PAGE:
Paper ID: | 2656 |
---|---|

Title: | Efficient Modeling of Latent Information in Supervised Learning using Gaussian Processes |

# Update after author feedback and reviewer discussion
I thank the authors for feedback. I maintain my assessment and do not recommend publication at this stage.
The core contribution is representing conditions with latent variables, and deriving a VI algorithm to cope with intractibility. This is interesting, but the discussion around it could be much improved.
Some possible improvements are addressed in the author feedback, eg I'm not sure how Fig 1 could have been understood without the complementary explanation brought up in the feedback.
Beyond what has been addressed in the author feedback, some work is needed to make this paper appealing (which the idea under study, the method and the results seem to call for):
- clarifying the mathematical formulation, eg what forms of $k_H$ are we examining, provide a full probabilistic model summary of the model, point out design choices
- pointing out differences or similarities with existing work
- remove gratuitous reference to deep learning in intro (it detracts)
- make sure that all important questions a reader might have are addressed
# Overall assessment
The issue addressed (modelling univariate outputs which were generated under different, known conditions) and the modelling choice (representing conditions as latent variables) are interesting.
I see no reason why to even mention and work with the (restrictive) parameterization of section 2.2, and not immediately the parameterization allowing "missing data" section 4. The latter is more interesting and equally simple.
Overall, the paper is reasonably clear, but seems lacking in originality and novelty.
## Novelty
Wrt work on multi-output / multi-task GP, I can see that:
- this model has latent variables, not task IDs, and so can generalize over tasks (called conditions in the paper)
- the computational treatment using inducing points helps
The two seem very close though. The assumption of Kronecker structure is a staple. In particular, experiments should try compare to these methods (eg considering every condition a distinct task).
The application of Titsias 2009 seems straightforward, I cannot see the novelty there, nor why so much space is used to present it.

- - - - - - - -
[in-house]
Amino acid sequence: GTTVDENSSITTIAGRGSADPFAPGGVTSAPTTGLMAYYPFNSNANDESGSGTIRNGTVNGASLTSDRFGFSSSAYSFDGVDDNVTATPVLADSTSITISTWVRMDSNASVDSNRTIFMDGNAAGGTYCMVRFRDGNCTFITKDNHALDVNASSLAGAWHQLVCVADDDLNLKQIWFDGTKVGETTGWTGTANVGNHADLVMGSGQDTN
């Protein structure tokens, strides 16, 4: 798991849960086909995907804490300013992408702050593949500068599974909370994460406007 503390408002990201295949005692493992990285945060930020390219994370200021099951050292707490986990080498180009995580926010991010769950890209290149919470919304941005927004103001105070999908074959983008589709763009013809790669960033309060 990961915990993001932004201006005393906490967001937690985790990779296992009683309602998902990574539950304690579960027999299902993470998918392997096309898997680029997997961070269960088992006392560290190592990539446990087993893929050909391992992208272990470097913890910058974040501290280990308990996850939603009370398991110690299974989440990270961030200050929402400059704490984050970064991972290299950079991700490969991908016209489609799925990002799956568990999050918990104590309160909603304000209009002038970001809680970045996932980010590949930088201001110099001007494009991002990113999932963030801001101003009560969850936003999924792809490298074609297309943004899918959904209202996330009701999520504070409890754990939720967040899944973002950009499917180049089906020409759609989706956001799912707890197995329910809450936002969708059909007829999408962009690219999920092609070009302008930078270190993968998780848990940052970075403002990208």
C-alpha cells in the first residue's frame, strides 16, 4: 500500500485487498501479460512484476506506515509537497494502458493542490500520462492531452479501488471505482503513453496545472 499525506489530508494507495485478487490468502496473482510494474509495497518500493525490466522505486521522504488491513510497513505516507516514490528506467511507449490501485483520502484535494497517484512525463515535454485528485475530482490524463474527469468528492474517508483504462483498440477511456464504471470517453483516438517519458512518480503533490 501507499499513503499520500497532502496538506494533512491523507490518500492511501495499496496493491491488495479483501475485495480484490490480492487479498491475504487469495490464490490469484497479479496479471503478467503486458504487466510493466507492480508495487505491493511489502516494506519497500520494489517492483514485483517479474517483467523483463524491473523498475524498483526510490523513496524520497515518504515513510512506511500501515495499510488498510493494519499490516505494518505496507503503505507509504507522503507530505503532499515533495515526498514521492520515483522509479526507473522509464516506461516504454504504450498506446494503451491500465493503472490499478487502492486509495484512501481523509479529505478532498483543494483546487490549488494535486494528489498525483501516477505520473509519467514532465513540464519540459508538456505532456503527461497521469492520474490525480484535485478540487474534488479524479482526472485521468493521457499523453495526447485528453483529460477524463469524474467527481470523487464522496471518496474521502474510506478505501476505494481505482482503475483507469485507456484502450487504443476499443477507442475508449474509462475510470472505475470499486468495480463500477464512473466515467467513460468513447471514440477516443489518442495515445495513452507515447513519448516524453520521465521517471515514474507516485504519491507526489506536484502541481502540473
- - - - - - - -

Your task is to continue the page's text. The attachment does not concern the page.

## Presentation and clarity
1. Paper requires English proofreading. I usually report typos and mistakes in my reviews, but here there are too many grammar errors.
2. Motivating example with braking distance is helpful.
2. I don't understand fig 1 c,d at all: why do we not see the data points of fig 1a? where do these new points come from? what is depicted in the top vs the bottom plot?
2. References: the citation of Bussas 2017 is wrong. The complete correct citation is more like: Matthias Bussas, Christoph Sawade, Tobias Scheffer, and Niels Landwehr. Varying-coefficient models for geospatial transfer learning.. Machine Learning, doi:10.1007/s10994-017-5639-3, 2017.

This paper presents a method for inference in GPs with multiple outputs where the outputs are highly correlated. The model is augmented with additional latent variables responsible to model this correlation, which are estimated with variational inference.
This is a interesting paper that introduces a (seemingly novel?) method to model the correlation between multiple GPs with a latent variable instead of imposing a certain structure in the kernel (such as the LMC does). The results looks good and comes with great computational complexity.
I would prefer a more though discussion investigating why this approach outperforms the standard methods. Also, Section 3 is a bit difficult to follow, where the intuition and the pedagogical skill of the presentation is somewhat lacking. If the presentation could be improved, it would help the accessibility of the paper.

The paper extends multi output GP models by modelling the outputs as a function on the data and a shared latent space which aims to find embeddings for each condition. A variational GP approach is taken where the variational distribution is factorised as kronecker matrix Uhh \kron Uff (which seems a reasonable assumption), allowing fast inference.
The key contribution of this paper is that by modelling the conditions in the latent space, it is possible to marginalise these out at test time, providing a smooth average across different condition seen at training train, weighted by the similarity to these conditions.
While not applicable to the general case of missing data, I would be interested to see how this model performs in the fully observed case compared to multi-output models like Wilson et al.'s Gaussian Process Regression Network. This is just curiosity and doesn't impact my positive review of this paper.
Minor errors:
line 45: "physics about car"